1. Fedor Emelianenko (Russia) v. 8. Mirko Cro Cop (Croatia)
2. Antonio Rodrigo Nogueira (Brazil) v. 7. Cheick Kongo (France)
3. Josh Barnett (USA) v. 6. Alistair Overeem (Holland)
4. Randy Couture (USA) v. 5. Andrei Arlovski (Belarus)

Light Heavyweight:
1. Forrest Griffin (USA) v. 8. Kazuhiro Nakamura (Japan)
2. Lyoto Machida (Brazil) v. 7. Goran Reljic (Croatia)
3. Rashad Evans (USA) v. 6. Remeau Thierry Sokoudjou (Camaroon)
4. Mauricio Rua (Brazil) v. 5. Vladimir Matyushenko (Belarus)

1. Anderson Silva (Brazil) v. 8. Patrick Cote (Canada)
2. Rich Franklin (USA) v. 7. Cung Le (Vietnam)
3. Dan Henderson (USA) v. 6. Michael Bisping (Great Britain)
4. Yushin Okami (Japan) v. 5. Gegard Mousasi (Holland)

1. Georges St. Pierre (Canada) v. 8. Akira Kikuchi (Japan)
2. Thiago Alves (Brazil) v. 7. Akihiro Gono (Japan)
3. Jon Fitch (USA) v. 6. Hayato Sakurai (Japan)
4. Josh Koscheck (USA) v. 5. Diego Sanchez (USA)

1. BJ Penn (USA) v. 8. Vitor Ribeiro (Brazil)
2. Eddie Alvarez (USA) v. 7. Gesias Calvancante (Brazil)
3. Takanori Gomi (Japan) v. 6. Sean Sherk (USA)
4. Tatsuya Kawajiri (Japan) v. 5. Joachim Hansen (Norway)

1. Urijah Faber (USA) v. 8. Jong Man Kim (South Korea)
2. Norifumi Yamamoto (Japan) v. 7. Wilson Reis (Brazil)
3. Jens Pulver (USA) v. 6. Raphael Assuncao (Brazil)
4. Wagney Fabiano (Brazil) v. 5. Mark Hominick (Canada)

1. Miguel Torres (USA) v. 8. Atsushi Yamamoto (Japan)
2. Brian Bowles (USA) v. 7. Koetsu Okazaki (Japan)
3. Manny Tapia (USA) v. 6. Will Ribeiro (Brazil)
4. Masakatsu Ueda (Japan) v. 5. Marcos Galvao (Brazil)

Wouldn't these matchups and the potential match ups they create just make you salivate over the possibilities!? Even without the violence of a prize fight I would love to see any of these ridiculous competitors in the cage with the others to see who is the best pure technical fighter on the planet. And if this didn't get your heart pounding think about the qualifiers! Obviously many of these countries only have one true competitor at the weight class. But in the cases of the US, Brazil, and Japan think of what these potential representatives would have to go through just to represent their country. The best example of this would be qualifying for the US in the welterweight division. Take a gander at what qualifiying would look like just to get a spot on the team:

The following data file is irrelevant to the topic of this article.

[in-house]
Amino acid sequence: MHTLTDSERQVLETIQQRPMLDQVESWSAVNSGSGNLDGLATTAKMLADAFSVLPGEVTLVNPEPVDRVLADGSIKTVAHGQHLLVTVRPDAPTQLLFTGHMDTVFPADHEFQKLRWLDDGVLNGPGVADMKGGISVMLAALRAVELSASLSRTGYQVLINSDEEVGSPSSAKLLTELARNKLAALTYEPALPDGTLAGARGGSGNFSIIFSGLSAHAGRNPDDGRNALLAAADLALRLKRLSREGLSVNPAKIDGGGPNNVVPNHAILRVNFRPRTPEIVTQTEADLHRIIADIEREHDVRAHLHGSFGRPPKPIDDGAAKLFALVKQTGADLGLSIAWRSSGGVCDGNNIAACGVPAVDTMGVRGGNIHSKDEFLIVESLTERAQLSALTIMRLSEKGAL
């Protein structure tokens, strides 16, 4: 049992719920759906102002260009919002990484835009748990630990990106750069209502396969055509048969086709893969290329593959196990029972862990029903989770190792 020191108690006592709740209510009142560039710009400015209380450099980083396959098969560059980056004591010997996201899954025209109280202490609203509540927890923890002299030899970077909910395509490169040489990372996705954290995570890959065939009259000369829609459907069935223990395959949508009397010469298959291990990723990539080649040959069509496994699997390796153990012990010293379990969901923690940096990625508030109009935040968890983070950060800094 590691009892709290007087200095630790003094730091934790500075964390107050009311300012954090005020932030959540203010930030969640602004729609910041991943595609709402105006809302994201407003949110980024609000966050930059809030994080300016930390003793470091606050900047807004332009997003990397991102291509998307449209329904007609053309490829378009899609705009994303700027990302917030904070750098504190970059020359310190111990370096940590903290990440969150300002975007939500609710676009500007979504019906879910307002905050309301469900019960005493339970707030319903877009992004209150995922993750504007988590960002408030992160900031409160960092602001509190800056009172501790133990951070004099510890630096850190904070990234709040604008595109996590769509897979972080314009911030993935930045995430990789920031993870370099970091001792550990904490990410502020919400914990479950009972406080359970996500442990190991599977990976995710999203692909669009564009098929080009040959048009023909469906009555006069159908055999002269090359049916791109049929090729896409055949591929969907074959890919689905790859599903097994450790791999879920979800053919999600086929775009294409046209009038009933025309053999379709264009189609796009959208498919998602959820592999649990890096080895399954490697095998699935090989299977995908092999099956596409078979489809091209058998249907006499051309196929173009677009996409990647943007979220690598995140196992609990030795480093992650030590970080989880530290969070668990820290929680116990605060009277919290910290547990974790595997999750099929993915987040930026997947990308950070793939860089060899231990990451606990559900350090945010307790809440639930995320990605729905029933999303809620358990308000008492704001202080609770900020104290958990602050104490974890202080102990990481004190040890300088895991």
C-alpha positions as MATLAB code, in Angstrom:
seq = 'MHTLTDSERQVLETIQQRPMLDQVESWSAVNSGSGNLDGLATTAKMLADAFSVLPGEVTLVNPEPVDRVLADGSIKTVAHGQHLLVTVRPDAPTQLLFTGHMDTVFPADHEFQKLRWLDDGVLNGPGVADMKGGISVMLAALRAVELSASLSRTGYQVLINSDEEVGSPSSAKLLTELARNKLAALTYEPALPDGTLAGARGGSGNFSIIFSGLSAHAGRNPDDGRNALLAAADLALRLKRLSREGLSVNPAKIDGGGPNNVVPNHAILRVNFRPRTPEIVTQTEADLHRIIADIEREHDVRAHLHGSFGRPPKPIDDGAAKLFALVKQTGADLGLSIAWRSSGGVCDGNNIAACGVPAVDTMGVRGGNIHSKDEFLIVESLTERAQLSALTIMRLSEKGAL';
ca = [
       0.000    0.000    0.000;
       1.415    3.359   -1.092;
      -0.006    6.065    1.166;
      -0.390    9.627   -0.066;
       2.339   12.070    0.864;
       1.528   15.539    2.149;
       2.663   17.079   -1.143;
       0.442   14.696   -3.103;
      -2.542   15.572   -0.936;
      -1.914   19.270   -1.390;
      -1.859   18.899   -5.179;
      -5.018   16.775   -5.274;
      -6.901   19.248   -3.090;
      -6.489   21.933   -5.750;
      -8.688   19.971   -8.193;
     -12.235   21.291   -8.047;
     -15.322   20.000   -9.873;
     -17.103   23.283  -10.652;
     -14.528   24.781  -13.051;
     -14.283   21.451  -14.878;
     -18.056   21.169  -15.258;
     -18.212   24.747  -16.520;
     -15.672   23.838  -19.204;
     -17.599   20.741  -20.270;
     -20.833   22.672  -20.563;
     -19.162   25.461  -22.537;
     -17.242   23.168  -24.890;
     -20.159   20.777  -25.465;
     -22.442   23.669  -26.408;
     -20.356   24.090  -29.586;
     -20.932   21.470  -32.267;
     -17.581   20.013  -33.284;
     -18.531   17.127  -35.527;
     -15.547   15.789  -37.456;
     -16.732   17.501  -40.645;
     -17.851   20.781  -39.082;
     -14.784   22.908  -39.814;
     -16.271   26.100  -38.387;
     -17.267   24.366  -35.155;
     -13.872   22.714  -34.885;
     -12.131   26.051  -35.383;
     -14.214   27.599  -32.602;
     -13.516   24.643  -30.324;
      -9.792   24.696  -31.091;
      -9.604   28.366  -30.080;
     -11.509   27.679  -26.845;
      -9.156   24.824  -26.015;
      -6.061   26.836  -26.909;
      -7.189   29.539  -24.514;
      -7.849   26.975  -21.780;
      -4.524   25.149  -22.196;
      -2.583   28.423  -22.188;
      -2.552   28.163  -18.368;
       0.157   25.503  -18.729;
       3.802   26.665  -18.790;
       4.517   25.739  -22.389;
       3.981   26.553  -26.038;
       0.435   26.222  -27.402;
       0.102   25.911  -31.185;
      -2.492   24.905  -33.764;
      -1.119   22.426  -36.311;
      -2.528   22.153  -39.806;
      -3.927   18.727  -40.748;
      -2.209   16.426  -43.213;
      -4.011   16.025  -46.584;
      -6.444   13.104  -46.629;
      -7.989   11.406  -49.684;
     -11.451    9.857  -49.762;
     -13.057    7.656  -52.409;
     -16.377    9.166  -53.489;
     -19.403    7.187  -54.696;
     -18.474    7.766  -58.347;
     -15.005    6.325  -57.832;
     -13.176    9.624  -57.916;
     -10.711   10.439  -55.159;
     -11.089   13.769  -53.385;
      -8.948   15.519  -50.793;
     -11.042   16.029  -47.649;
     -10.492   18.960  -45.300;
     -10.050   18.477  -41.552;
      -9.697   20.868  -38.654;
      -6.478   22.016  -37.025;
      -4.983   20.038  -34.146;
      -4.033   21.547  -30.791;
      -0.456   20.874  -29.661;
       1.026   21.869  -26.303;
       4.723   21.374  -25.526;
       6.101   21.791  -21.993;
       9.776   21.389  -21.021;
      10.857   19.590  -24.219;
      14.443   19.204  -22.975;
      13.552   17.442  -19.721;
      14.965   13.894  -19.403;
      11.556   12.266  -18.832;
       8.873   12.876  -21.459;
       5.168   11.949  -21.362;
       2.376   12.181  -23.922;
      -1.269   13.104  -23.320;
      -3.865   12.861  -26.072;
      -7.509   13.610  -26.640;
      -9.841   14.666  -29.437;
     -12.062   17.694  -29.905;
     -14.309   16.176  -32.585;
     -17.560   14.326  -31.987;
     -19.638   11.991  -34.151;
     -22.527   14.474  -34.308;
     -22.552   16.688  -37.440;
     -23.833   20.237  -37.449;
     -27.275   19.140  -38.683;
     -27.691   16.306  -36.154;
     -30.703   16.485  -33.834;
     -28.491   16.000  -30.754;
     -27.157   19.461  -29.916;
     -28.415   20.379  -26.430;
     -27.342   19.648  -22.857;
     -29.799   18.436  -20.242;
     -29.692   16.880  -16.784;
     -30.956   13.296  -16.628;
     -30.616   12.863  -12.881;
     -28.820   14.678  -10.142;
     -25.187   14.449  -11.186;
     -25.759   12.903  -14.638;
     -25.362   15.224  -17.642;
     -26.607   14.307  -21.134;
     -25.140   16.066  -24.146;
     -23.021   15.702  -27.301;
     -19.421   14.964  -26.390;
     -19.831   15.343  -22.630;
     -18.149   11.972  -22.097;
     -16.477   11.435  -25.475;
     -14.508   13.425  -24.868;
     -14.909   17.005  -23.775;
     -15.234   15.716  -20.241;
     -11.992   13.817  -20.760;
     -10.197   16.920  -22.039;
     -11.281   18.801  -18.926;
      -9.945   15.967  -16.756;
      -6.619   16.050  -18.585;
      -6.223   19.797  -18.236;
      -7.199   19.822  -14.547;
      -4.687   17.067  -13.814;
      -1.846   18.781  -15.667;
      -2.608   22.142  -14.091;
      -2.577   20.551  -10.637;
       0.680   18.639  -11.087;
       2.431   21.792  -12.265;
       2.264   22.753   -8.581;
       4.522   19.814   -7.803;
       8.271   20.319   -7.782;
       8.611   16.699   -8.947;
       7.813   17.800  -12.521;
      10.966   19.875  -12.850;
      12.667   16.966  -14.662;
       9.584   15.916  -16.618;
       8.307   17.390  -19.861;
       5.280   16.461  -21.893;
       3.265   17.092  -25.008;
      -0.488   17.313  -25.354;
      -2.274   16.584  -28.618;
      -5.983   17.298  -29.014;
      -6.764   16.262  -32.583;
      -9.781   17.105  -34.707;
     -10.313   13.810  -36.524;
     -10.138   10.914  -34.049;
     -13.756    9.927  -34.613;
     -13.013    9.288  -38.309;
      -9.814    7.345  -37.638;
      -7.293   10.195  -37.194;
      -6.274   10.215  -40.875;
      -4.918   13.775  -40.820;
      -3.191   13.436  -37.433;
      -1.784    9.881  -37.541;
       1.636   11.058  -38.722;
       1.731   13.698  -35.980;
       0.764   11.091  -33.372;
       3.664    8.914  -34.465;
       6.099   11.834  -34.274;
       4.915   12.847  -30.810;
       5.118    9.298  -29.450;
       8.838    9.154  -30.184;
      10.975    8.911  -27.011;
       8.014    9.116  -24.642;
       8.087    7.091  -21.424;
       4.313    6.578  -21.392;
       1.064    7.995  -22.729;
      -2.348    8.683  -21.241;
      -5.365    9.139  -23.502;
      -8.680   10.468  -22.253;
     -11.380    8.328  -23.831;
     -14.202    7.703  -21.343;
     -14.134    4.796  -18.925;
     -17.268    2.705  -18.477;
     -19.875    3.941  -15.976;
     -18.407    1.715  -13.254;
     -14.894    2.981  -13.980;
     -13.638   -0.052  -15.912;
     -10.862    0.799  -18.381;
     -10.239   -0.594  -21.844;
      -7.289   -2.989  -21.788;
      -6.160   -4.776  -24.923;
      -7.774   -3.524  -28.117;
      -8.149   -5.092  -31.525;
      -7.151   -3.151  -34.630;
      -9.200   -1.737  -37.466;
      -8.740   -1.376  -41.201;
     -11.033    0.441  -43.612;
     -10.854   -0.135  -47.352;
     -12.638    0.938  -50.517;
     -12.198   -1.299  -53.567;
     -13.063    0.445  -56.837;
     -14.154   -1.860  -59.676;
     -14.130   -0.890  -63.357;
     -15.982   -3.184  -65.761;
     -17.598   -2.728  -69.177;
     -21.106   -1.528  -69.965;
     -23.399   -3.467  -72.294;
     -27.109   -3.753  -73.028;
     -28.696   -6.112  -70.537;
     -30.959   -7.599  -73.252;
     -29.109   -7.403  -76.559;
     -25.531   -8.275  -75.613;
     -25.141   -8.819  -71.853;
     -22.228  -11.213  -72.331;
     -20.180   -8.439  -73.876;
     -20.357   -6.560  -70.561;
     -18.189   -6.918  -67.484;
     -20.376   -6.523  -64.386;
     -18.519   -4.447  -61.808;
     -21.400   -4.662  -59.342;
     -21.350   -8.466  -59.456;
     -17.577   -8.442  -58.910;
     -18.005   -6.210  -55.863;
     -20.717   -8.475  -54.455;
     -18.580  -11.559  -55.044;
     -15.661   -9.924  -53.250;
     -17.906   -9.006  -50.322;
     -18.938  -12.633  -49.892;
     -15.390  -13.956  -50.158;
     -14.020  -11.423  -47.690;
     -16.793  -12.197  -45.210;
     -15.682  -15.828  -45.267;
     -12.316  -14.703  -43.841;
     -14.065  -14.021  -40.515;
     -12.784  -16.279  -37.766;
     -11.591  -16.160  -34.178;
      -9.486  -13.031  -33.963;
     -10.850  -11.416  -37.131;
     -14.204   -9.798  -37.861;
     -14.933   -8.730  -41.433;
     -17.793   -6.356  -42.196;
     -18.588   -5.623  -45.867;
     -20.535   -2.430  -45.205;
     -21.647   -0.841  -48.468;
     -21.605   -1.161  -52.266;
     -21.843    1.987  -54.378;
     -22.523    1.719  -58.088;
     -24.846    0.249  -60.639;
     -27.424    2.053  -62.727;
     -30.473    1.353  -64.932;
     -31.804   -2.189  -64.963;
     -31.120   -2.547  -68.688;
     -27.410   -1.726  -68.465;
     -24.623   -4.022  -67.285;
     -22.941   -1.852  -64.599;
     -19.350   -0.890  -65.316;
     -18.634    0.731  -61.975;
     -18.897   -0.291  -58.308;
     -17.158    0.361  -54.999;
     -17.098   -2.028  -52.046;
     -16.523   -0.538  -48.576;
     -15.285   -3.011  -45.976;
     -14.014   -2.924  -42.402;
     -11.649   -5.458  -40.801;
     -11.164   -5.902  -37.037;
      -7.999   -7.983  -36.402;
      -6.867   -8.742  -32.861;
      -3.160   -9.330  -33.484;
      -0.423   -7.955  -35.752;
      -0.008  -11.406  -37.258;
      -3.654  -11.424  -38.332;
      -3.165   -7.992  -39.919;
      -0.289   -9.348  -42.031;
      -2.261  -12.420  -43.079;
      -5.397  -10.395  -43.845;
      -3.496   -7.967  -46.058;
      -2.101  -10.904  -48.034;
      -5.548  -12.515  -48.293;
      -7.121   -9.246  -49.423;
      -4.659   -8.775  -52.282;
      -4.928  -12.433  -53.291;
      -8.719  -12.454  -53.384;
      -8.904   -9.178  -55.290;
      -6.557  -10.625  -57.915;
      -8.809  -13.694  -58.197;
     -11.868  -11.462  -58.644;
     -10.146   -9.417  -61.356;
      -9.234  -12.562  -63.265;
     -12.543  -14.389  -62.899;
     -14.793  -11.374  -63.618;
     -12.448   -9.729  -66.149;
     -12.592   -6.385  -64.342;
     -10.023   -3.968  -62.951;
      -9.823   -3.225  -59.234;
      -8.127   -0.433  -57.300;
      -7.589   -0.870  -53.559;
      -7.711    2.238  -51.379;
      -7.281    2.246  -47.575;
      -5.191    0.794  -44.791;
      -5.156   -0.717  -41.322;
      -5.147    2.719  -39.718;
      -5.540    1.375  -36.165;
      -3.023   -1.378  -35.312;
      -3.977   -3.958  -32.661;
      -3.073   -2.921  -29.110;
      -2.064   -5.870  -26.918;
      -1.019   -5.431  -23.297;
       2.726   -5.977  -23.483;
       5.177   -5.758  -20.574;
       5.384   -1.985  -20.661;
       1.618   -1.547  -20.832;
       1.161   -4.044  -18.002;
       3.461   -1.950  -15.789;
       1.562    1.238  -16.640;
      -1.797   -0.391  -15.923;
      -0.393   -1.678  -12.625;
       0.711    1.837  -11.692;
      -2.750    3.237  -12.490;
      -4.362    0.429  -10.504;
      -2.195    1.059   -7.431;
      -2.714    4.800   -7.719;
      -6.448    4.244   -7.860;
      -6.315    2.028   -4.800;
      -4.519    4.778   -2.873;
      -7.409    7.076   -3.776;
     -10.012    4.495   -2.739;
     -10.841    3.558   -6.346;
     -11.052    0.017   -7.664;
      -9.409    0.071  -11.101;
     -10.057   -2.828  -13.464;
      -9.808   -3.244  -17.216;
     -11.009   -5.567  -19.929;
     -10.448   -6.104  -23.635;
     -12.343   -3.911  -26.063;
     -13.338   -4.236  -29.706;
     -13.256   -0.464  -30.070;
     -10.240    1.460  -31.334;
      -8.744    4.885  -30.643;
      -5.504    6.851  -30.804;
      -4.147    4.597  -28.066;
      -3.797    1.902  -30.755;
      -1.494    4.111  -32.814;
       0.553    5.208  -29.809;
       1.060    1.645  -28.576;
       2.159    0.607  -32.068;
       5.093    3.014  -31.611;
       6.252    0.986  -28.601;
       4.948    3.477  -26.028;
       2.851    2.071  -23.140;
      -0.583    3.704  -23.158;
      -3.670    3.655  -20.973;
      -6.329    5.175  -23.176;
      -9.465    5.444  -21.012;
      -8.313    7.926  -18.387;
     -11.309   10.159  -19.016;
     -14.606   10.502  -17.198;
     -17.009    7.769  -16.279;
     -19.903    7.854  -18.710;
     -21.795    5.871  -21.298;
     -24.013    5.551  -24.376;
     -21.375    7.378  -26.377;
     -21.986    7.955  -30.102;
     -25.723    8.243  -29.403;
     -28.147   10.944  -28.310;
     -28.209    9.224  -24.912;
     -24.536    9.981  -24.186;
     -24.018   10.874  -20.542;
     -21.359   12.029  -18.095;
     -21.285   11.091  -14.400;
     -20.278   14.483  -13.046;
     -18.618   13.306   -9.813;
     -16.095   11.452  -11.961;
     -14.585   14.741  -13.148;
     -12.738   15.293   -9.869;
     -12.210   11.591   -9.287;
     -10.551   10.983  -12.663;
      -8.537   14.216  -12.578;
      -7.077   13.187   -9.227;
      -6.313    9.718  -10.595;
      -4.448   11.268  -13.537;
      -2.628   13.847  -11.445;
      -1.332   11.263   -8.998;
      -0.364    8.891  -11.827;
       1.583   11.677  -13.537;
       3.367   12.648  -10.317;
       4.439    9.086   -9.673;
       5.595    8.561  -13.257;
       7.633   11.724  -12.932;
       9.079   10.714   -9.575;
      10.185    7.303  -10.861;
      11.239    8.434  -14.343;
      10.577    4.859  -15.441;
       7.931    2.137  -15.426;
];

18. Antonio McKee v. 19. Brett Cooper

15. Dustin Hazelett v. Winner 18/19
16. Chris Wilson v. 17. Chris Lytle

1. Jon Fitch v. Winner 16/17
2. Josh Koscheck v. Winner 15 - 18/19
3. Diego Sanchez v. 14. Nick Thompson
4. Jake Shields v. 13. Nick Diaz
5. Matt Serra v. 12. Marcus Davis
6. Carlos Condit v. 11. Mike Swick
7. Matt Hughes v. 10. Brock Larson
8. Karo Parisyan v. Jay Hieron

That gauntlet is ridiculous!

This obviously is all a great idea in theory and this was really fun for me to work out as an exercise. In all actuality though it is just a pipe dream right now. Again, in no way am I emploring the IOC to make this a sport in 2012 or for Dana White to lobby for this (and much like any other professional owner this would be his worst nightmare to have fighters under contract compete here and possibly get hurt). What I am saying though is that if it were presented under the right circumstances this would be a great opportunity for MMA to show the world what a truly fantastic sport it is even without the bloodlust that accompanies the professional sport. And if that can't turn the tide look at it this way: if speed walking can be an olympic sport why cant MMA?? Thanks for reading!

Soccer kicks and headstomps...